This is a great project, and I’m glad you are working on it. Here is one more thought, and I’d be interested to see whether it fits into your project. On Hobbesian contractarianism,we put forward claims regarding our desires or preferences, and we will make contracts only with those from whom we expect to benefit. Three are the obvious material goods of cooperation (for Hobbes, buildings, navigation, culture, etc.). If I want these goods, I’ll enter bargaining schemes with those who have material goods to offer, and here this might exclude women, minorities, and the disabled, because they have been excluded from positions that would increase their material bargaining power, and/or because those in the dominant group might believe that they have little to offer in virtue of traits that they have or lack. But there are other, nonmaterial goods of cooperation — things that I need for self-preservation (and as Hobbes notes, the desire for self-preservation is our strongest desire and one that never goes away — so we can cash out what I’m going to say next in terms of this desire). These nonmaterial goods of cooperation correspond for Hobbes, I think, to the rights we “lay down” if others do so as wall, in the hopes of protecting ourselves from destruction and for achieving a better life than the one we might expect to have in a state of nature. I assume we’d agree to lay down our “rights” to kill, harm, steal, lie, break promises, and so on — whatever would allow us to satisfy our desire for self-preservation but not at too high a cost. We’d each benefit from contracts made when we give up these “rights,” not just when we expect to gain some material goods. And when it comes to giving up these “rights,” I would think that women, minorities, and the disabled would have just as much to offer as anyone else. So this would give them a way into self-interested bargaining schemes. Stating this all in terms of the desire for self-preservation might be a way of not building into the bargaining scheme any moral assumptions about people’s dispositions to keep contracts.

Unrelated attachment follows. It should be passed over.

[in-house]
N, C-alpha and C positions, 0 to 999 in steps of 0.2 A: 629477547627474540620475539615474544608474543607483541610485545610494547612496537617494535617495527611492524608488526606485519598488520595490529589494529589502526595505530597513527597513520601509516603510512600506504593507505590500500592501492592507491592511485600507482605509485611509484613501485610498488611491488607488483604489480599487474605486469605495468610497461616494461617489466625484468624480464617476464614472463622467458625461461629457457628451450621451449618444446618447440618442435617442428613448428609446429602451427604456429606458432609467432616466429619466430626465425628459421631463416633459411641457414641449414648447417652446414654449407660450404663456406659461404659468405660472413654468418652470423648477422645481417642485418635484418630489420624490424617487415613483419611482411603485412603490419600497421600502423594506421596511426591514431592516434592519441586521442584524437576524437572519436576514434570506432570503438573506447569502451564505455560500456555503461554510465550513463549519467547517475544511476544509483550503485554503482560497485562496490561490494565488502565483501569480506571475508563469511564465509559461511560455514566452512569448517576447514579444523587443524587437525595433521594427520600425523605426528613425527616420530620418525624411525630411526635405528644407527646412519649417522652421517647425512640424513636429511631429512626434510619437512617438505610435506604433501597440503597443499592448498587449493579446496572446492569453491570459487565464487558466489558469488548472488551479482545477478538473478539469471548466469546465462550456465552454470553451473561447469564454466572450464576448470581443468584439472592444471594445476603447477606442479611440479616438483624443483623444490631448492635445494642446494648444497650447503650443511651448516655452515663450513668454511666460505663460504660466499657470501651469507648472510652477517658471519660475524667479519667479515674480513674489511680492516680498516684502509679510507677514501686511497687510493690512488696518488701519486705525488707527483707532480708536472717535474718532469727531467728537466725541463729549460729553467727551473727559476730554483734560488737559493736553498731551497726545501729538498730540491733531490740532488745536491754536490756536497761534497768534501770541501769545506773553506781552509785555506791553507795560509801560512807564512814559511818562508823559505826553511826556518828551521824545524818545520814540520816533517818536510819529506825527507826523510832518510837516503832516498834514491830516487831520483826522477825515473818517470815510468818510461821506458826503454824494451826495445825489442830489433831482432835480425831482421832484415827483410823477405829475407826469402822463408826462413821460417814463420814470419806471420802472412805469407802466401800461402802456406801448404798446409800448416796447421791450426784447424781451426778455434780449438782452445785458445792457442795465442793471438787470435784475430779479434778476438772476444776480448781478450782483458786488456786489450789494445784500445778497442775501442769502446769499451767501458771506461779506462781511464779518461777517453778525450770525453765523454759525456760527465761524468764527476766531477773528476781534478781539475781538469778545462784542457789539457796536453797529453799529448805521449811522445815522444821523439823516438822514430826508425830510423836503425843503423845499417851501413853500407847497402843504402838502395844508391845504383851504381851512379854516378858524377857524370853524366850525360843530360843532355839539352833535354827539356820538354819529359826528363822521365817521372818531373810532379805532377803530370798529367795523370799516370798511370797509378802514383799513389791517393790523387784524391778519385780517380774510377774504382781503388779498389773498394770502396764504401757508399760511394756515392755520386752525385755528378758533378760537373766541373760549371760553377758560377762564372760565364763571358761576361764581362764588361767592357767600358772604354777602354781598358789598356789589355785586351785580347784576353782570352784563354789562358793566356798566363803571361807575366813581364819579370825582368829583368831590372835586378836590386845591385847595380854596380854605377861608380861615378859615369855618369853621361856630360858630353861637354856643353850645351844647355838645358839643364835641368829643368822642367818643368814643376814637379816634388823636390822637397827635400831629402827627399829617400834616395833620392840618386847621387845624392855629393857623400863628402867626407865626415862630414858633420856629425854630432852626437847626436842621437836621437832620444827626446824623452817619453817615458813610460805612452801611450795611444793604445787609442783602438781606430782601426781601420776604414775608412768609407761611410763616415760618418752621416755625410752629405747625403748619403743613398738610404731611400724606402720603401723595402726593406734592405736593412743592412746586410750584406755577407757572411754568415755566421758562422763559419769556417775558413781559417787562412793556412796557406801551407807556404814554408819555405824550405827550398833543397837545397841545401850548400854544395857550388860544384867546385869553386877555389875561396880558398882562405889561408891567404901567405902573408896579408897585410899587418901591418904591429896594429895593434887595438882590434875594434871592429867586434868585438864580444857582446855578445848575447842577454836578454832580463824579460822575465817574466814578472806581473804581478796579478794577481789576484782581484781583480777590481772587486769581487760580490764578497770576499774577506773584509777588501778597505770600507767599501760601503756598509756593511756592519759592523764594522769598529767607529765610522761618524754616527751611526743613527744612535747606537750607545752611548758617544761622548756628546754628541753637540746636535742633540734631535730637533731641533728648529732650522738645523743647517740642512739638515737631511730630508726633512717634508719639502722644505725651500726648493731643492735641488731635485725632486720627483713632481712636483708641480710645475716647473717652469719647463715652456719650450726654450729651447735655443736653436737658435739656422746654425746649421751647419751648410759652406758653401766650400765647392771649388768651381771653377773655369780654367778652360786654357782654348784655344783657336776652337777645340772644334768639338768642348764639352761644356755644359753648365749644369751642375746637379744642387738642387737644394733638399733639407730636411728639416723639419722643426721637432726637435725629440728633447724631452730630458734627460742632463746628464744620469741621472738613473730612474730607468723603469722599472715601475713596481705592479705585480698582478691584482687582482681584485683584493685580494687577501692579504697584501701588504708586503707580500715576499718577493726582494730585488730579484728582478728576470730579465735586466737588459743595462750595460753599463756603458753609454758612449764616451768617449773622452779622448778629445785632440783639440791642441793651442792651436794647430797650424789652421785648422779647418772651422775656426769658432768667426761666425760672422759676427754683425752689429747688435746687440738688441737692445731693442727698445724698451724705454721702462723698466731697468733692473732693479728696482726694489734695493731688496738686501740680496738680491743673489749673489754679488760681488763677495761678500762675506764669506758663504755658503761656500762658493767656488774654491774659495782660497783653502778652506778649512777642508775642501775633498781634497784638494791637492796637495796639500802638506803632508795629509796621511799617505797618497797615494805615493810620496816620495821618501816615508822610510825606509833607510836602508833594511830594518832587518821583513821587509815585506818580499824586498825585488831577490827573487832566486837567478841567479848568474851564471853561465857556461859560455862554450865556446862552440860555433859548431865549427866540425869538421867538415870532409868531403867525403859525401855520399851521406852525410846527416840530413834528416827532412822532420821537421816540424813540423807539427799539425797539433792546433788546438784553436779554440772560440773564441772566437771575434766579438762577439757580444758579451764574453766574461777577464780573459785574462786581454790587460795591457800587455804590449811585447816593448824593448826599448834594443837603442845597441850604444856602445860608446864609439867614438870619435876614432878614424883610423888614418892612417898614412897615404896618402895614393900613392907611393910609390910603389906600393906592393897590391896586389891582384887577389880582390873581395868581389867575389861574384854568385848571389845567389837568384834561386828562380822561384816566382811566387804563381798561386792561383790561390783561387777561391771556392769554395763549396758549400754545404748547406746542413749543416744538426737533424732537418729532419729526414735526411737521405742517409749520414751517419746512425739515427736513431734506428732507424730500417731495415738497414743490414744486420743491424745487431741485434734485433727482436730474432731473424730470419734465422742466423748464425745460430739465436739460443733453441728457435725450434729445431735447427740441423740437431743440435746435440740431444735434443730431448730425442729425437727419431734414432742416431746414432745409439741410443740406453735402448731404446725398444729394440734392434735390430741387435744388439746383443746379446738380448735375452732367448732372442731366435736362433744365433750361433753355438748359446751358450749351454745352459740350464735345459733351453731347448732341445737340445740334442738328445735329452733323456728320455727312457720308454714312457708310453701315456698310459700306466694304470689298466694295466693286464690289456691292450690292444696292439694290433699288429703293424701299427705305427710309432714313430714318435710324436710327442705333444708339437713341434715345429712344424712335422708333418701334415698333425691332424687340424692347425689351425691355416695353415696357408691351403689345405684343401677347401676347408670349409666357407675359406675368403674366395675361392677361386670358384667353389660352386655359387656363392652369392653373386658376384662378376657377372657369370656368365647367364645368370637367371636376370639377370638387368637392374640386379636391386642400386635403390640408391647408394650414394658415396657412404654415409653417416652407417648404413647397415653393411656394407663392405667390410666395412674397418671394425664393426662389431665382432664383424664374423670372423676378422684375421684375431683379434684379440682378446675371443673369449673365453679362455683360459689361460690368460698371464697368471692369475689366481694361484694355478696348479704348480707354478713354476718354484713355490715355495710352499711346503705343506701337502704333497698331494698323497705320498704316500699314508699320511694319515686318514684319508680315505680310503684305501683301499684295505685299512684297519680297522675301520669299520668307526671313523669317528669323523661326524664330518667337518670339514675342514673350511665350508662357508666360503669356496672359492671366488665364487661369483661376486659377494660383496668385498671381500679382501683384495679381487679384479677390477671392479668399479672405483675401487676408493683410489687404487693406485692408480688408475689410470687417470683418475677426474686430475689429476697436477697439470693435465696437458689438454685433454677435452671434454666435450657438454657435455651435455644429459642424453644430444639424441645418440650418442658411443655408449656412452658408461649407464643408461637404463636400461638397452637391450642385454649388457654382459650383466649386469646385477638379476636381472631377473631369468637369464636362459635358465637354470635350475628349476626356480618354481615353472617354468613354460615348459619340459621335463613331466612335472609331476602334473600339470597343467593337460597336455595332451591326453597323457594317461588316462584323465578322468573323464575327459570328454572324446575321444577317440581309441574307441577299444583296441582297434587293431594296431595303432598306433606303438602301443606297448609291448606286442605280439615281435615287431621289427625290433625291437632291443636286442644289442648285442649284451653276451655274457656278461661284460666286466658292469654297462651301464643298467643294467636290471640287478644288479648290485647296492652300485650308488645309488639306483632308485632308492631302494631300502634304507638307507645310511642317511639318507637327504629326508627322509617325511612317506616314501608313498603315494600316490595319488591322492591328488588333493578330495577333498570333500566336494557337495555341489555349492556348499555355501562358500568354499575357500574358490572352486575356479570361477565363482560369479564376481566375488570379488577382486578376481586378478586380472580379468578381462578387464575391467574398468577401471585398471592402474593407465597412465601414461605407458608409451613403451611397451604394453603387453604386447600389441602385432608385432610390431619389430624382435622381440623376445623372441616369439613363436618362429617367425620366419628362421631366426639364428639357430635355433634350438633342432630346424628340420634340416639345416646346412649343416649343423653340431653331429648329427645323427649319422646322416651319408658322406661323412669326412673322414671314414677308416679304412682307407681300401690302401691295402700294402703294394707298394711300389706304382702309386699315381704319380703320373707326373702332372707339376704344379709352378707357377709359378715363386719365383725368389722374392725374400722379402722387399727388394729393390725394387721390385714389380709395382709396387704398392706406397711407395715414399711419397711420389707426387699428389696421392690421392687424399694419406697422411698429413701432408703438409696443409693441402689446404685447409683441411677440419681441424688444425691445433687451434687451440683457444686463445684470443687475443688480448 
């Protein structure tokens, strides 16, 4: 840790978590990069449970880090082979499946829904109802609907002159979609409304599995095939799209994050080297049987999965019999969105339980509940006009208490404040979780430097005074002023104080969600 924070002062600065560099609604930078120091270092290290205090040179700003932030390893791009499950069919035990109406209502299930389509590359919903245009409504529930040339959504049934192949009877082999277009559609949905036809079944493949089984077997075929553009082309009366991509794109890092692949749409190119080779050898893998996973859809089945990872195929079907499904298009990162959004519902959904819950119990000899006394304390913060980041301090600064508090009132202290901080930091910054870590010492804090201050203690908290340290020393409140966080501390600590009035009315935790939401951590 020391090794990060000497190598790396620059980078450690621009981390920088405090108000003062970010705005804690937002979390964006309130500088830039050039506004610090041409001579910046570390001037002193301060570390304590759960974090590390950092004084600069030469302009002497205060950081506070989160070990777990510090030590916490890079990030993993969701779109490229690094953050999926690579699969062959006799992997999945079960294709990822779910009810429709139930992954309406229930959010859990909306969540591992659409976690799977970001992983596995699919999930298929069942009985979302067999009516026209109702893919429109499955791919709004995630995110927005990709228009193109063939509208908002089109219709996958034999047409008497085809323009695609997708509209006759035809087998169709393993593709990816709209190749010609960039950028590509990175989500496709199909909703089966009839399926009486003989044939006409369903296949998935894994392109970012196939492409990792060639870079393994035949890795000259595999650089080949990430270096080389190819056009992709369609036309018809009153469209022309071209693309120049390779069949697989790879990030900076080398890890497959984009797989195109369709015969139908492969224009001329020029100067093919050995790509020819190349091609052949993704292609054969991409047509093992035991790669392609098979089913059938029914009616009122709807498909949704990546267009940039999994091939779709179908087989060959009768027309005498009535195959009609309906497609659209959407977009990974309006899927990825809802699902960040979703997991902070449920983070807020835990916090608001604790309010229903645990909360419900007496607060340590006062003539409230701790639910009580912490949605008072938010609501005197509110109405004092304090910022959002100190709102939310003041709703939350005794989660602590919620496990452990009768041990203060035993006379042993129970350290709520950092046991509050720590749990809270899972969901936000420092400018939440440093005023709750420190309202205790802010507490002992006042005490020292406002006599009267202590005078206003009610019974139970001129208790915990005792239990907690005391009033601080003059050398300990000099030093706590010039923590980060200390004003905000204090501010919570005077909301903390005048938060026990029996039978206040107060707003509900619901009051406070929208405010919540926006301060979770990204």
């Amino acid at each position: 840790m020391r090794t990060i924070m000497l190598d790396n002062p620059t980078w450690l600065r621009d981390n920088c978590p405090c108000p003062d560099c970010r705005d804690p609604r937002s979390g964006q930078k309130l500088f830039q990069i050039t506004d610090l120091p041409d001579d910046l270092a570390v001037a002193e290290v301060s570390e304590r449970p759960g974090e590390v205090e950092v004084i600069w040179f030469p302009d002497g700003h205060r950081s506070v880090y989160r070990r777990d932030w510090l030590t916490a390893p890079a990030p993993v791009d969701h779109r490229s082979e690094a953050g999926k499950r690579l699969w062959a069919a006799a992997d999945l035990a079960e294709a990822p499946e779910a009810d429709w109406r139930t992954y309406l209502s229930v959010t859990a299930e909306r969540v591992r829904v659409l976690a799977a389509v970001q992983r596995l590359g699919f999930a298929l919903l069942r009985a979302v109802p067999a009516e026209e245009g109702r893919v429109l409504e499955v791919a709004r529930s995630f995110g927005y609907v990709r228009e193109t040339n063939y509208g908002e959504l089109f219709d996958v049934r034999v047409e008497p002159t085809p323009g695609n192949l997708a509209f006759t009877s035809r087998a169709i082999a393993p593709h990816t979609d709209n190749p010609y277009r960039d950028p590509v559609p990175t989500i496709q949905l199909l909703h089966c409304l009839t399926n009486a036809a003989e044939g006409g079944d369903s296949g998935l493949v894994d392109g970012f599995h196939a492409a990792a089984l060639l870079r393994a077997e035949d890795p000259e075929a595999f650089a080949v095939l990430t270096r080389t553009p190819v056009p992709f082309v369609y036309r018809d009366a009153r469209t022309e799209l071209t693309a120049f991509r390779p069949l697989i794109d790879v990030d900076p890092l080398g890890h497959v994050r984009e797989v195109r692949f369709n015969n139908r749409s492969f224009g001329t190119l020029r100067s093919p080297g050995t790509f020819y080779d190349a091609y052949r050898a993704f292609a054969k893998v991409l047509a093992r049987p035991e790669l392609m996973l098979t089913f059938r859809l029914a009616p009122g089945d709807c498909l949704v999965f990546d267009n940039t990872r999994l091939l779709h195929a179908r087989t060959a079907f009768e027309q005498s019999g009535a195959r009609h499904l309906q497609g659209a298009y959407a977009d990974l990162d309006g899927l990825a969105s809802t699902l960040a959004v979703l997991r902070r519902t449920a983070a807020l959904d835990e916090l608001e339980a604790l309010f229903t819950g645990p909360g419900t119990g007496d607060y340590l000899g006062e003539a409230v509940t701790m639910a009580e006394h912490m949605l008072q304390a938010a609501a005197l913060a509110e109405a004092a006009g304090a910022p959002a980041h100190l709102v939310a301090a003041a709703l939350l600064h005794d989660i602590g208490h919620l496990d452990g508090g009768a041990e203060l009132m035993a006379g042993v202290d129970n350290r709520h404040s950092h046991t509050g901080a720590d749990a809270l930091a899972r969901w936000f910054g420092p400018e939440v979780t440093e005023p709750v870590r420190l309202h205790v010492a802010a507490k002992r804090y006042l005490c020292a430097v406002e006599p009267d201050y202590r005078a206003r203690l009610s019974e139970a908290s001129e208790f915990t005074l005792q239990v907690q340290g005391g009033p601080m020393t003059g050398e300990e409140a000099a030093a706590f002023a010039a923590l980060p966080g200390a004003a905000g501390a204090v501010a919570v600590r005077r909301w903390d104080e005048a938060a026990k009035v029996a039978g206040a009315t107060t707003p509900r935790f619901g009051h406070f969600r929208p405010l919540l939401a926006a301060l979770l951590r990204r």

16. Hi Ann (if I may too),
    Interesting project! I think the general line of response sounds promising and hope this question has not been asked already.
    If I am tracking things correctly here, your view we is that we should include the global poor as those to whom justice is owed in part because if we do so “they will be more likely to develop the capital and capacities to benefit us more through trade than they would benefit us by treating them as slaves or colonizing or just ignoring them.”